This Changes Everything
Directed by Tom Donahue
This straightforward documentary tries to answer the questions that kicked off my blog: 1) Why are there so few female directors? 2) What can we do to change that? Produced by Geena Davis’s Institute on Gender in Media, this in an activist work that concludes with a call to action for unions, studios, and individuals. For moviegoers, the challenge is to support female filmmakers by making sure that half the films you watch are either directed or written by women.
As someone who has been doing this for almost two years, I can tell you that it takes planning and deliberation to ensure that 50% of the movies you watch are made by women. You will have to seek them out, because they aren’t show in as many theaters as movies directed by men—and that’s one of the big reasons that women don’t advance in their directing careers. Their first films don’t receive as much publicity or distribution and then they don’t have a big box office. This makes it more difficult to secure financing for the second film or to be considered for studio jobs. Talent agencies are then less likely to promote female filmmakers. And so the vicious cycle goes.
With striking data, This Changes Everything, describes the discrimination and obstacles that women filmmakers are up against. In 2018, 85% of top 100 grossing films were written by men, and of the 112 directors behind the 100 top-grossing movies of 2018, only 3.6% were directed women. A recent article in Variety claims that the numbers are moving in the right direction, with possibly 14 of the 100 top-grossing movies in 2019 directed by women, including some of the “big” fall titles like Frozen II, Little Women, and It’s a Beautiful Day in the Neighborhood. Still, this hardly feels like a sea change, and in my own research, I haven’t seen a huge increase in female directors slated for 2020 and 2021. I hope I’m wrong, but after watching Davis’s documentary, it seems to me that male executives are going to have to take a much more active role in addressing their hiring biases.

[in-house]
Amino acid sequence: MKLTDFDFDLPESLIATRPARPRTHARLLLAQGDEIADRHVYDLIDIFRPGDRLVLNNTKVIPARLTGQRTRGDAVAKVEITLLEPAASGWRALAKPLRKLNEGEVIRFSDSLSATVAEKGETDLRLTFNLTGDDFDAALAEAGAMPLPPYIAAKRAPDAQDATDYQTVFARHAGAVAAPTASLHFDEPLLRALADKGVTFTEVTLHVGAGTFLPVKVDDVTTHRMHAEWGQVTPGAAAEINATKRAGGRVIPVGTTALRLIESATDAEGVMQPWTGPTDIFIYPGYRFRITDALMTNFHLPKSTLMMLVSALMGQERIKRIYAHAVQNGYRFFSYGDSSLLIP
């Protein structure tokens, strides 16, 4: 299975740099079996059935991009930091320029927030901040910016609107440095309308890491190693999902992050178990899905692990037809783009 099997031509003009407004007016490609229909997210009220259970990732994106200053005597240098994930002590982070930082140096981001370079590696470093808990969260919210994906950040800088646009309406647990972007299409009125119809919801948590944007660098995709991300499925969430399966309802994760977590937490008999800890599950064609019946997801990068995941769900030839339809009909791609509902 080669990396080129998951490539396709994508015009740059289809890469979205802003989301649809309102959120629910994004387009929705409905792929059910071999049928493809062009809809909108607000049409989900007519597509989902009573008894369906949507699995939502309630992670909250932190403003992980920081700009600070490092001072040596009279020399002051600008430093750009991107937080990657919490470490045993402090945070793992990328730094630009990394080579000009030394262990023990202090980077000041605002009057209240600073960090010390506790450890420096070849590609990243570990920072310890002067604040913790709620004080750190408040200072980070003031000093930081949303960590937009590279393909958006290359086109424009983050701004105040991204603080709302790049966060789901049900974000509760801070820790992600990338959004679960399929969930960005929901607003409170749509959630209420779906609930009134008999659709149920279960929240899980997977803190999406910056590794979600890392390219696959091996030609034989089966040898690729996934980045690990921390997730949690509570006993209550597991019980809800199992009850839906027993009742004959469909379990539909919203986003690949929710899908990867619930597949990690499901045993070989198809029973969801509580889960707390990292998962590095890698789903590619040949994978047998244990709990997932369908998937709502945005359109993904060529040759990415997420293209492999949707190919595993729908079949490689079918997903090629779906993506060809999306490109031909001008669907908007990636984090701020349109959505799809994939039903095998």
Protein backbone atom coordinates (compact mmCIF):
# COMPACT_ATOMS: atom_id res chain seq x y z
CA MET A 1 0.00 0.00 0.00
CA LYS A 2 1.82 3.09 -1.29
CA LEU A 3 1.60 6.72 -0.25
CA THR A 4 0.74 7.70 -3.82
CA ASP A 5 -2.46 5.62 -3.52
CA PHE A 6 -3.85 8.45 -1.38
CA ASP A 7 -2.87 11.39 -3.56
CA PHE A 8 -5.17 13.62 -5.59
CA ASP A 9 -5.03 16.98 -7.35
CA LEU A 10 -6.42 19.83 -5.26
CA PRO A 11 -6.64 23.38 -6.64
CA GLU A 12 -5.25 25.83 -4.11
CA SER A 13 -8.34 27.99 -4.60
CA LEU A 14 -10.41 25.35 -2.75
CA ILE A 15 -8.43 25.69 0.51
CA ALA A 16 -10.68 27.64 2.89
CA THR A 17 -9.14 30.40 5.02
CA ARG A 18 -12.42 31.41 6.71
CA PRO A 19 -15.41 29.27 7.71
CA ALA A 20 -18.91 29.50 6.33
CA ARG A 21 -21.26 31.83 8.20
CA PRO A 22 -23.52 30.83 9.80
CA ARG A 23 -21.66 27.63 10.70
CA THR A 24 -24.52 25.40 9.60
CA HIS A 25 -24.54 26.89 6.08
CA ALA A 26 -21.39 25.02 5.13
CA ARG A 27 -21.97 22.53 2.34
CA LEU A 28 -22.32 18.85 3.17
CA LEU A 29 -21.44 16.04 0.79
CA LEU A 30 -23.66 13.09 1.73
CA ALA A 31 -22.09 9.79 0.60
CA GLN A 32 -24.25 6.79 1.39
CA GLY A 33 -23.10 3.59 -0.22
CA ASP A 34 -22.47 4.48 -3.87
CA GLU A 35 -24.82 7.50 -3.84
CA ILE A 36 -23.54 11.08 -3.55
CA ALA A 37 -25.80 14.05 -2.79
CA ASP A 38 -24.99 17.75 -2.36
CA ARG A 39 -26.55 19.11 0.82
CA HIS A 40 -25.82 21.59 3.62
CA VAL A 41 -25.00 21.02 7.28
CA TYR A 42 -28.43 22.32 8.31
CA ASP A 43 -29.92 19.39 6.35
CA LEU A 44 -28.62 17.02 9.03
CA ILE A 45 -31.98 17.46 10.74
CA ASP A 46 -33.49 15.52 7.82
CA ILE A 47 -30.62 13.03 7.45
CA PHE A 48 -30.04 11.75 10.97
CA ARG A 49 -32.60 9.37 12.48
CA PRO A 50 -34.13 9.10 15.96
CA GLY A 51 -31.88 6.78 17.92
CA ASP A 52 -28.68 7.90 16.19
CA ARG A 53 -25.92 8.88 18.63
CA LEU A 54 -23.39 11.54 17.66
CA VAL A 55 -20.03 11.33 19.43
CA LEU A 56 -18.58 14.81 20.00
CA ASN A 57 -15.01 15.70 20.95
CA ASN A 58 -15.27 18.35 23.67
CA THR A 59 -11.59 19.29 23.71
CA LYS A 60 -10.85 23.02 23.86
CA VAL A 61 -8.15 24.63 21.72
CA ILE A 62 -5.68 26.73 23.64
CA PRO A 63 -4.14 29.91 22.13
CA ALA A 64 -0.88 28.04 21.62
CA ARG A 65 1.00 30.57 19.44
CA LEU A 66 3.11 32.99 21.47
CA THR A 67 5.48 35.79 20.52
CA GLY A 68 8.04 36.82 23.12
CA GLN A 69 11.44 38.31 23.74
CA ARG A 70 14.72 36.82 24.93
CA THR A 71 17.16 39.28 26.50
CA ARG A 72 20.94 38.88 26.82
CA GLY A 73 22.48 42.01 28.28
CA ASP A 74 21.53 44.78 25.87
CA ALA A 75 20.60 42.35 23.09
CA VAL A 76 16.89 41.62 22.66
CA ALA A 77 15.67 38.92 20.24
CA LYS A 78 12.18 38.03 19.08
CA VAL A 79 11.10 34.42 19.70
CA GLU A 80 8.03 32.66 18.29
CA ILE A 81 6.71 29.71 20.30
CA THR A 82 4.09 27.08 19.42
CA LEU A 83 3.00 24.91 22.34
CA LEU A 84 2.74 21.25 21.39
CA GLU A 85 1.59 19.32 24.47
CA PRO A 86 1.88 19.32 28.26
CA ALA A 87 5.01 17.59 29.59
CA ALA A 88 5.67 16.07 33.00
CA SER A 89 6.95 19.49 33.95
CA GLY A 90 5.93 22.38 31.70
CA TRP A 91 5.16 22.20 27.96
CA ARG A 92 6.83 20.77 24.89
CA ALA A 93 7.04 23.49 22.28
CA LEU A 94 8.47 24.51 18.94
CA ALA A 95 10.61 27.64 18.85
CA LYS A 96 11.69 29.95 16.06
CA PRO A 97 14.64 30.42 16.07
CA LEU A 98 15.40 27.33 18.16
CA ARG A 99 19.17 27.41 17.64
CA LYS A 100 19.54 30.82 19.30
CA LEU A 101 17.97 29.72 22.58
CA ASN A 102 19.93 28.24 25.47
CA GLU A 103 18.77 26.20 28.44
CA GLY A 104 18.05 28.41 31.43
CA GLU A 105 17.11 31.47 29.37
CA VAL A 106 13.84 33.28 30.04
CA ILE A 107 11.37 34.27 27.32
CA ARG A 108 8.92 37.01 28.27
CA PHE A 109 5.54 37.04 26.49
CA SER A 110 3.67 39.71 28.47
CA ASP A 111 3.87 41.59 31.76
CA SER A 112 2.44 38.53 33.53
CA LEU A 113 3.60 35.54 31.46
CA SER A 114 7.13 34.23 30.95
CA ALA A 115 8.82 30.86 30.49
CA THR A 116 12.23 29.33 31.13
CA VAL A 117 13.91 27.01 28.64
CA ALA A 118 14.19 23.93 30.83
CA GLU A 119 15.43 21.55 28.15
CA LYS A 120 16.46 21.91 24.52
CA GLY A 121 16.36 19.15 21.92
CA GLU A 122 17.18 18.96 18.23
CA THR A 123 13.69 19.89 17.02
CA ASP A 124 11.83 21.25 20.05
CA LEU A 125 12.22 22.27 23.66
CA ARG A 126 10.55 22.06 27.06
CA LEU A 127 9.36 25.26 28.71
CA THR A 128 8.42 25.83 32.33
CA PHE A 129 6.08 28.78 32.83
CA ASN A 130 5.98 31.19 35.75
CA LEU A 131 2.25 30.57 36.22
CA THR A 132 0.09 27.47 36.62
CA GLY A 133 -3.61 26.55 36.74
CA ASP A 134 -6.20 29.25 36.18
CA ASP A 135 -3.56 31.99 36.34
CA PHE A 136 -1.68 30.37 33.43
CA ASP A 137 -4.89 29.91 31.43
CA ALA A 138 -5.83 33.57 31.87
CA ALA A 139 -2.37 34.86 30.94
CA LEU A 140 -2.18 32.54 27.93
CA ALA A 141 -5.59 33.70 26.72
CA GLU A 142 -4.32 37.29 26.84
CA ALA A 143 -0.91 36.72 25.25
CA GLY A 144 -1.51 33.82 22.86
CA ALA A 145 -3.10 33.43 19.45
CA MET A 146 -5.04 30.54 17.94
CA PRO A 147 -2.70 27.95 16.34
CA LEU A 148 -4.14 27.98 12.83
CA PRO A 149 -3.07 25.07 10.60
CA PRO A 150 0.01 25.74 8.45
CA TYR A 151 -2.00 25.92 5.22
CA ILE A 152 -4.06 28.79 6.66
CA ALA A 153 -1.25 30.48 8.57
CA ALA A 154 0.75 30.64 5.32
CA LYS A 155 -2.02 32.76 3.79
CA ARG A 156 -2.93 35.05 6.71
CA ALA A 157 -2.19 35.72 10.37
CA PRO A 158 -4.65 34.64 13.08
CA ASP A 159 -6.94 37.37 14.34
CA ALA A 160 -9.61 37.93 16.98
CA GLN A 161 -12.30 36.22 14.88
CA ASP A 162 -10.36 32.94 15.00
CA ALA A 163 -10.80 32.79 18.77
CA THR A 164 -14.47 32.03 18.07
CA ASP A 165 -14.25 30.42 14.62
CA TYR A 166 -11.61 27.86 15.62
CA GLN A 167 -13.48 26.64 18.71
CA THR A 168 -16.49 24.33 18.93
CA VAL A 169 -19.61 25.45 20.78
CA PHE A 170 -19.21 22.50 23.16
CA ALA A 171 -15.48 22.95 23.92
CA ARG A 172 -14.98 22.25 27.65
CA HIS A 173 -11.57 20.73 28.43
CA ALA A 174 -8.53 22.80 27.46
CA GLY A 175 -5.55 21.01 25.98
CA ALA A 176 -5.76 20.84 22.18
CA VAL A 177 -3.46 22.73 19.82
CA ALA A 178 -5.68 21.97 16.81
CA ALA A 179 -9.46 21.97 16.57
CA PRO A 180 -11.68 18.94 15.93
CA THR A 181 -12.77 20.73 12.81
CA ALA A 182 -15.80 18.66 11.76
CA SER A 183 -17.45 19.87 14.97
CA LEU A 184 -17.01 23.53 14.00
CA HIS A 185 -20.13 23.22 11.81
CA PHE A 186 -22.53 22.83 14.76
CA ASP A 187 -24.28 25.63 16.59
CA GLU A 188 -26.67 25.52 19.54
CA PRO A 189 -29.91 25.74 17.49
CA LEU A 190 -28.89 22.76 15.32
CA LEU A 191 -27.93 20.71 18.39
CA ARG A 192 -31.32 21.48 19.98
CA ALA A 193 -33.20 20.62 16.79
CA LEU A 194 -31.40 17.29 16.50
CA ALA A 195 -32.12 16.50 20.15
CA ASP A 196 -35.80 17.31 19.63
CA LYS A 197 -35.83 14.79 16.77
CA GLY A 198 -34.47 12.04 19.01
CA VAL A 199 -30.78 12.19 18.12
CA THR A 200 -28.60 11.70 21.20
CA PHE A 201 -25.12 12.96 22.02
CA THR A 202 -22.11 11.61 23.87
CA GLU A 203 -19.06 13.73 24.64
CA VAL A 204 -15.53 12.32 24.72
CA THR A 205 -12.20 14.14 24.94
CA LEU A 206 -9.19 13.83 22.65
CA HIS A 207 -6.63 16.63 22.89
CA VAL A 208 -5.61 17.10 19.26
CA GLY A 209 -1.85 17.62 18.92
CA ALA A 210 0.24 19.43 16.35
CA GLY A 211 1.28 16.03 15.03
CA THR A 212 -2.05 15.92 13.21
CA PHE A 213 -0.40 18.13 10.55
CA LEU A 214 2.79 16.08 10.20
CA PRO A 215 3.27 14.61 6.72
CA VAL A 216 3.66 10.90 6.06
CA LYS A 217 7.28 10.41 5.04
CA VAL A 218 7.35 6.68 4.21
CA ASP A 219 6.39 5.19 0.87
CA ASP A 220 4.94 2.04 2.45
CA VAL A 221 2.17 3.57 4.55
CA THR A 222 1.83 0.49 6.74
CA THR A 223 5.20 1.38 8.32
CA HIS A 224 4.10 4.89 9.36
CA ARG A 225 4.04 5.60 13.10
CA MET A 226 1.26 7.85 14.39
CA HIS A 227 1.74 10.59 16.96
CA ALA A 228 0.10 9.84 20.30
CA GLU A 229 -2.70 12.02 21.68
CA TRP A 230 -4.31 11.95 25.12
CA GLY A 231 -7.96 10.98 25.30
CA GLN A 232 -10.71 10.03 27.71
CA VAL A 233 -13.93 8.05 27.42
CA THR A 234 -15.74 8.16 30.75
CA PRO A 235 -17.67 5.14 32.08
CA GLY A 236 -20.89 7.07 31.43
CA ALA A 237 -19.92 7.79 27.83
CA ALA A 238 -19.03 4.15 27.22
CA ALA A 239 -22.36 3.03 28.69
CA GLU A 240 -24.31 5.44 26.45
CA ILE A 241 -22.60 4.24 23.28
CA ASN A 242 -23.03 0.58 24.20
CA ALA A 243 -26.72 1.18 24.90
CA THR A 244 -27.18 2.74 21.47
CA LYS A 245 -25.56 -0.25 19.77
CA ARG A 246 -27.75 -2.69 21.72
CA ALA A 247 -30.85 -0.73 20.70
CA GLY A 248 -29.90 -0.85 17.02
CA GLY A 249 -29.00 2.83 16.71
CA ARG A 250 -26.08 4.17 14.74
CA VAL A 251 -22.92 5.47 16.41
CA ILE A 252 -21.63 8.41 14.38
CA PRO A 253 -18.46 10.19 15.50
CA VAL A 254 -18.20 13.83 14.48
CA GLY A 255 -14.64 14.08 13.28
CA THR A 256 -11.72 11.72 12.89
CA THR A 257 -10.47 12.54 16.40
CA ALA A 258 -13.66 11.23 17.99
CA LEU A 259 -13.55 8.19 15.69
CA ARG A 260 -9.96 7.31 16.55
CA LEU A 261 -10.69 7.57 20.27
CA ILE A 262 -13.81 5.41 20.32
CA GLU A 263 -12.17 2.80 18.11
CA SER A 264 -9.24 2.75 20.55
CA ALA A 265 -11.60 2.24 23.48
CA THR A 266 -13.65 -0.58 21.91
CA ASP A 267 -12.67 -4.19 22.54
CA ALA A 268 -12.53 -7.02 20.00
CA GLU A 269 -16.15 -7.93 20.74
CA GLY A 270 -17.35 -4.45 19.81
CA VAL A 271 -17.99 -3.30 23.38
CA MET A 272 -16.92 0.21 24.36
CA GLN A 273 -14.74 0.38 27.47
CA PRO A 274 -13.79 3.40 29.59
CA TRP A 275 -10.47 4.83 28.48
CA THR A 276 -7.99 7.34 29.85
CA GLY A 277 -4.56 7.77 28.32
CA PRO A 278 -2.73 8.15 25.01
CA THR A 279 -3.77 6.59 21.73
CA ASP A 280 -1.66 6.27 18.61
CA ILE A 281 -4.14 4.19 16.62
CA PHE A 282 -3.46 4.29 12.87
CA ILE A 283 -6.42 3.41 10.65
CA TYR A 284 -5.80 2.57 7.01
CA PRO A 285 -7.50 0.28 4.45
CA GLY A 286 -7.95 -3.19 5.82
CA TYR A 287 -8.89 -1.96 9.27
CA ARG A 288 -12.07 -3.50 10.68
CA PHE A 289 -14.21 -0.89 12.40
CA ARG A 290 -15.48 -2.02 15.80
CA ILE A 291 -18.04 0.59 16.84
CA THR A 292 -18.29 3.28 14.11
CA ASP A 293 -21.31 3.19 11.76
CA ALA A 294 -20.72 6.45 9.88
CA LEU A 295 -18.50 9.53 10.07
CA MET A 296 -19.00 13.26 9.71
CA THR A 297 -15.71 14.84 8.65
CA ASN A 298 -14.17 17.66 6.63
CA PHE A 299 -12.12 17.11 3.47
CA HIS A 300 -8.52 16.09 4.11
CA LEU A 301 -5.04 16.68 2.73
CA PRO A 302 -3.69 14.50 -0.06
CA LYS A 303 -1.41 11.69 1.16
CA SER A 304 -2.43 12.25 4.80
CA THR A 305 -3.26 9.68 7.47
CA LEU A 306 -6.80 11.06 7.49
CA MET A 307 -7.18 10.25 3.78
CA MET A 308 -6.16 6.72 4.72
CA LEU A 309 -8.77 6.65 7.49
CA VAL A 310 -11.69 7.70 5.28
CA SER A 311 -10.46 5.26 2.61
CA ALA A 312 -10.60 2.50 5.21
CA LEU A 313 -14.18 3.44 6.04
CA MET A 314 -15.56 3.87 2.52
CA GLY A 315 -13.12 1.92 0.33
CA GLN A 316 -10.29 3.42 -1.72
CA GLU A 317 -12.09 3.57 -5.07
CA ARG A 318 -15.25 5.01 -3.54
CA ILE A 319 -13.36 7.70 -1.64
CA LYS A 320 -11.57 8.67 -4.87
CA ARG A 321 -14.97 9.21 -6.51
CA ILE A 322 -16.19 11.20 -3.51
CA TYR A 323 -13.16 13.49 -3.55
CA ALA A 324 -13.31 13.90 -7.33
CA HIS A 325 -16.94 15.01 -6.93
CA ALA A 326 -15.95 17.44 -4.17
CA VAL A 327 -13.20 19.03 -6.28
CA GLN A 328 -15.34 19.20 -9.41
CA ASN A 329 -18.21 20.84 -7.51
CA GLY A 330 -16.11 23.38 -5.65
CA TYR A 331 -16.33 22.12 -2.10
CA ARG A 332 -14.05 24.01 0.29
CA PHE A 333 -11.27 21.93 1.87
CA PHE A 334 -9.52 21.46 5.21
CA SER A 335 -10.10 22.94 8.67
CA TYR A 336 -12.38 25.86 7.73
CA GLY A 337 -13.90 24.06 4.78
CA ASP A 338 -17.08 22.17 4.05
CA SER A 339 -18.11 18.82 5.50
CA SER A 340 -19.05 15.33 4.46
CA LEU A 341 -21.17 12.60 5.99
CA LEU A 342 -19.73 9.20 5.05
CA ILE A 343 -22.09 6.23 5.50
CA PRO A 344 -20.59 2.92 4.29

Davis argues persuasively that the bias against women begins in children’s entertainment. She started her research into gender bias after watching television shows with her daughter and realizing that almost all the lead characters were male. When she pointed out this problem to entertainment executives, she was told that sexism she was describing didn’t exist to the extent that she was describing it. So, she founded her institute to gather the data. After a few years, she was able to put numbers to her observations and to convince executives that there was a problem. Thanks, in part to her efforts, there is now more gender parity in children’s television, but it persists in children’s film, as well as in popular films for adults.
- Unlike children’s television, a gender gap in leading/co-leading characters persists in children’s films. In 2018, male characters make up 67.2% of leads, compared to 32.8% female leads in children’s films.
- Female characters account for 36.6% of speaking time and 39.8% of screen time in children’s films.